some might even say better since some thinks there are gods that don't hear so well

LOL.

Well, I'm not a specialist in Nordic mythology, but this one I knew a bit of.

We Dutch still have a verb that has the same meaning as Mimir, and it is "mijmeren" (to ponder, or better, to let your thoughts float here and there).

And then we have the ravens, Huginn and Muninn on the shoulders of Odin. They stand for "thought and memory" (that one I know by heart, lol).

Hmm... I think I'm rambling now...

********

Two ravens rested on the shoulders of the Norse god Odin: Huginn and Muninn, Thought and Memory. The ravens circled the sky, often during battle, and returned in the evening to Odin. It was considered apocalyptic if only one of the ravens should return, the consequences being a society governed by memory without thought, or thought without memory. The story was meant to represent the concepts of a world defined by the figurative absence of the living, with the past eternally unchanged, or the rule of the present without understanding of what has come before. As for ravens, with only one, there may as well be none.

From my blog:
http://kromakhy.blog...and-muninn.html


.

Edited by Abramelin, 02 September 2011 - 07:33 PM.


#27    granpa

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Posted 02 September 2011 - 06:53 PM

http://religion.wikia.com/wiki/Mithra

Persian and Parthian-speaking Manichaeans used the name of Mithra current in their time (Mihryazd, q.e. Mithra-yazata) for two different Manichaean angels.

    The first, called Mihryazd by the Persians, was the "The Living Spirit" (Aramaic rūḥā ḥayyā), a savior-figure who rescues the "First Man" from the demonic Darkness into which he had plunged.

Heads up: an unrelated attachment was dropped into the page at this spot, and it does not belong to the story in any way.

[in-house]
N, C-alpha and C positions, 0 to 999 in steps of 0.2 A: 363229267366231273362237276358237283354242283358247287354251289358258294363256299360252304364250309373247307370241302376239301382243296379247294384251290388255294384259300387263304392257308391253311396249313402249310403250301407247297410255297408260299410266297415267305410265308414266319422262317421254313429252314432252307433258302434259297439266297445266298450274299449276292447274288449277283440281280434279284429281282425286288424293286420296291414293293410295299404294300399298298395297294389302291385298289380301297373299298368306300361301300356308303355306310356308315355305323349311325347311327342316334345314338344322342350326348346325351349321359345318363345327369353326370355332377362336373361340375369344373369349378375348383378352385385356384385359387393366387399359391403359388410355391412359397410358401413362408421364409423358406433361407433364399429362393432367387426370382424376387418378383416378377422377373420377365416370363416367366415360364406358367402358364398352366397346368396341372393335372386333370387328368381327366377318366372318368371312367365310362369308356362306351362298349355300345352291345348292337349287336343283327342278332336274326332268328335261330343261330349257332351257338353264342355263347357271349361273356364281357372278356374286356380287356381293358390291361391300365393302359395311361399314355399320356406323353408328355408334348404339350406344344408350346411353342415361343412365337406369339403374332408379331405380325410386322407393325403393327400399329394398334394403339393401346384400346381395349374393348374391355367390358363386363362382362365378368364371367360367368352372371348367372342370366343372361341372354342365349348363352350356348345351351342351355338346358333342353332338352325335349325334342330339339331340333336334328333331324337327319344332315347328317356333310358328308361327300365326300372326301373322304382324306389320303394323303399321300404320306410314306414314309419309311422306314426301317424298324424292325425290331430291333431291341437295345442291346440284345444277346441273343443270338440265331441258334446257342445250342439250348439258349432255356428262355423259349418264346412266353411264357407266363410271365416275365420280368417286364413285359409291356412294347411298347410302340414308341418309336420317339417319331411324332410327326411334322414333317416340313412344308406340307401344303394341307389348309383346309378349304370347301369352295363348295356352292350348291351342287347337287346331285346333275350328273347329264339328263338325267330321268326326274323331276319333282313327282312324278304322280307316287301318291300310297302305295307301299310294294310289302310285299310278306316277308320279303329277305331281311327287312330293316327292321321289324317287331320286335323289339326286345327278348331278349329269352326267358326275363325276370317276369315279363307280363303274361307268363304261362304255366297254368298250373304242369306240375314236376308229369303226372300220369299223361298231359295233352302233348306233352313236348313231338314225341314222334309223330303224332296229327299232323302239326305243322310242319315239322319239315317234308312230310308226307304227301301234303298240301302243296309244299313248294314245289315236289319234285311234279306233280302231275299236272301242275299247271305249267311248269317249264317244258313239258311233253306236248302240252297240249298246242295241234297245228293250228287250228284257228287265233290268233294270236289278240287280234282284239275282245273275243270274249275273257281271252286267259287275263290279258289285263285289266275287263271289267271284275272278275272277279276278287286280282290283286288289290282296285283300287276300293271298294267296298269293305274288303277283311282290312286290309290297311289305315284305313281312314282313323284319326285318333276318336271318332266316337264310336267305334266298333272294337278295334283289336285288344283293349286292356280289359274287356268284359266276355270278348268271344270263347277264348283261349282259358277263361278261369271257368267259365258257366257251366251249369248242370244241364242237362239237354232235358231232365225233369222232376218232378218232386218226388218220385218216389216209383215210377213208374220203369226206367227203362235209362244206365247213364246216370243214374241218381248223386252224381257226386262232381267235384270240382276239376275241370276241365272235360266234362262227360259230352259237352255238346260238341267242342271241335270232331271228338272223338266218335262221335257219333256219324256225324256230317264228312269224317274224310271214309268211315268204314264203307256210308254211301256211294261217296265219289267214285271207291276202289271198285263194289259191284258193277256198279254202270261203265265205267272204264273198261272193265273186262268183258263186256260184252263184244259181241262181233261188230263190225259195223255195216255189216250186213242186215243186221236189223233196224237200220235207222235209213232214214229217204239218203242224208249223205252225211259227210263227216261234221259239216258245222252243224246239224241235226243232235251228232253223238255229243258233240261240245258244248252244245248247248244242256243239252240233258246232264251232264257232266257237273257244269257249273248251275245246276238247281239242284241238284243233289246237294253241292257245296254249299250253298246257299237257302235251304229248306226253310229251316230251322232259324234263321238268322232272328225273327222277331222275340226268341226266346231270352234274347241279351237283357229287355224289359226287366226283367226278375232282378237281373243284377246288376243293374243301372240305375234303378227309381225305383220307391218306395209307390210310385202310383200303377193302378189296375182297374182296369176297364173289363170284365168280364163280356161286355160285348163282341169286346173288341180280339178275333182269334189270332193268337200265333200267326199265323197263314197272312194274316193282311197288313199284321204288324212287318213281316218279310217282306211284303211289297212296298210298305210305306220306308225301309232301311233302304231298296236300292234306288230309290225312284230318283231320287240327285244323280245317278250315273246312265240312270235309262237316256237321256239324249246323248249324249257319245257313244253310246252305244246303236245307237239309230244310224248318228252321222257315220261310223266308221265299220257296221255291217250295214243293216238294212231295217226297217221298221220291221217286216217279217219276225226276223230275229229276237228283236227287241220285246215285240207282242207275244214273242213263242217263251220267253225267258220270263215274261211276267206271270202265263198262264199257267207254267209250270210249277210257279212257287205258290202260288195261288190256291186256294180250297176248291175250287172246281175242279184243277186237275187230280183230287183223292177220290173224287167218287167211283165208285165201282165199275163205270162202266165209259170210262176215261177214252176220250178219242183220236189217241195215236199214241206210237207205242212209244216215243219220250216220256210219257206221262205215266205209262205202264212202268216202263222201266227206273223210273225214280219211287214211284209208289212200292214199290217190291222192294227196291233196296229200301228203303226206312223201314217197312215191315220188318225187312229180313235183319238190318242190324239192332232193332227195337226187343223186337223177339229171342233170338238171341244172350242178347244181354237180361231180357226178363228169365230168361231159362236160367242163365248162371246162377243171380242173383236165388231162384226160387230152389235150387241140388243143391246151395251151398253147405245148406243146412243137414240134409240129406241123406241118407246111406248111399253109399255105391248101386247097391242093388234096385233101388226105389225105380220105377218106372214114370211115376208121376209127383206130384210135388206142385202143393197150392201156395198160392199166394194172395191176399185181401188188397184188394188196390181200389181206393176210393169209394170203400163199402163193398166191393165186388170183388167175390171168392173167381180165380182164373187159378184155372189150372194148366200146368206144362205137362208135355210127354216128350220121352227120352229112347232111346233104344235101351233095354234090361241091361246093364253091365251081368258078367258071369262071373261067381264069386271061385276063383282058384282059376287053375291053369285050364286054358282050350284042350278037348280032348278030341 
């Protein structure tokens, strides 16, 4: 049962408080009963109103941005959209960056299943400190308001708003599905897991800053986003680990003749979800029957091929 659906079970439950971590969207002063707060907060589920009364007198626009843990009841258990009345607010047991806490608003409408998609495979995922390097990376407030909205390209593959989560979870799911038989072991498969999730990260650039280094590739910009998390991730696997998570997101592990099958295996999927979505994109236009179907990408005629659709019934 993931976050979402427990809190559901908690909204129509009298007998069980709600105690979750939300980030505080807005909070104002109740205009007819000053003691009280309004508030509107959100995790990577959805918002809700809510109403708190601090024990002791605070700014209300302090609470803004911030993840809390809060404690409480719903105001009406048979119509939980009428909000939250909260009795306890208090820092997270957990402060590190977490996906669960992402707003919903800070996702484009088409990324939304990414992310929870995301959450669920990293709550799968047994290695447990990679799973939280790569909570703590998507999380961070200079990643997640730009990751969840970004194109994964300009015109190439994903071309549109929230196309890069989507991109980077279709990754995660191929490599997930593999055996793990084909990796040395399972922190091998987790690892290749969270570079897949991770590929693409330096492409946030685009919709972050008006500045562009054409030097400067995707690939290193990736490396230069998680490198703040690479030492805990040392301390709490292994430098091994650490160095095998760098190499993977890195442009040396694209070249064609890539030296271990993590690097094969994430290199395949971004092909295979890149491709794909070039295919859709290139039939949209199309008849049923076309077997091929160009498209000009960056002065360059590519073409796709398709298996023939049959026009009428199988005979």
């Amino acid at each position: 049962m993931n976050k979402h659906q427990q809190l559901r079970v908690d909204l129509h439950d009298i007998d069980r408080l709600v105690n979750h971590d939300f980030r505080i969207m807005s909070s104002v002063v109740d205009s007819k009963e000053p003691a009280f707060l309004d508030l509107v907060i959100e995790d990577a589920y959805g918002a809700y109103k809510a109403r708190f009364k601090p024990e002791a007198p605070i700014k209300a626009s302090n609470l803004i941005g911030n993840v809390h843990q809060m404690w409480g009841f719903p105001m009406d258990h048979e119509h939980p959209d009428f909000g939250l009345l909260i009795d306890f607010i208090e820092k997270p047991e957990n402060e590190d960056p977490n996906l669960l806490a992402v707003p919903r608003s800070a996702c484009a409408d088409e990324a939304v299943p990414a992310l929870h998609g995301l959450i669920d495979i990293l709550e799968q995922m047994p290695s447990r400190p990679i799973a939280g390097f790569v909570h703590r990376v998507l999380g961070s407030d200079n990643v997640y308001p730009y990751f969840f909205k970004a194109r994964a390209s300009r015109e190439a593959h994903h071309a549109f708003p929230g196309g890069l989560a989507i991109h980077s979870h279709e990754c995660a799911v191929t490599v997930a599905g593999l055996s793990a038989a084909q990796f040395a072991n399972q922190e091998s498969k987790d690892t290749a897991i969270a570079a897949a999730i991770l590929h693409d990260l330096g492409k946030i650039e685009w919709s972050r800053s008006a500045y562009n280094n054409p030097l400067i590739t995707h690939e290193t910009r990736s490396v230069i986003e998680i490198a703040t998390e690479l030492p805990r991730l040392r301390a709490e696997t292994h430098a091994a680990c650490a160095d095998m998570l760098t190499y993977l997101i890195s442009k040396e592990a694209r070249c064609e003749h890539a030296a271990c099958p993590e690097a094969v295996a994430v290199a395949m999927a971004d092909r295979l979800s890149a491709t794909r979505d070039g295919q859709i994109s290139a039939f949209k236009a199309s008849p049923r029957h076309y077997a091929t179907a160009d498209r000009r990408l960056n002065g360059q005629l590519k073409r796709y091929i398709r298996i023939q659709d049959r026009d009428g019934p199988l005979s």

The second, known as Mihr or Mihr yazd among the Parthians, is "The Messenger" (Aramaic īzgaddā), likewise a savior figure, but one concerned with setting up the structures to liberate the Light lost when the First Man had been defeated.

German academic Werner Sundermann has asserted that the Manicheans adopted the name Mithra to designate one of their own deities. Sundermann determined that the Zoroastrian Mithra, which in Middle Persian is Mihr (in Russian "Mir" = world), is not a variant of the Parthian and Sogdian Mytr or Mytrg; though sharing linguistic roots with the name Mithra, those names denote Maitreya.

In Parthian and Sogdian however Mihr was taken as the sun and consequently identified as the Third Messenger. This Third Messenger was the helper and redeemer of mankind, and identified with another Zoroastrian divinity Narisaf.[7] Citing Boyce,[8] Sundermann remarks, "It was among the Parthian Manicheans that Mithra as a sun god surpassed the importance of Narisaf as the common Iranian image of the Third Messenger; among the Parthians the dominance of Mithra was such that his identification with the Third Messenger led to cultic emphasis on the Mithraic traits in the Manichaean god."[9]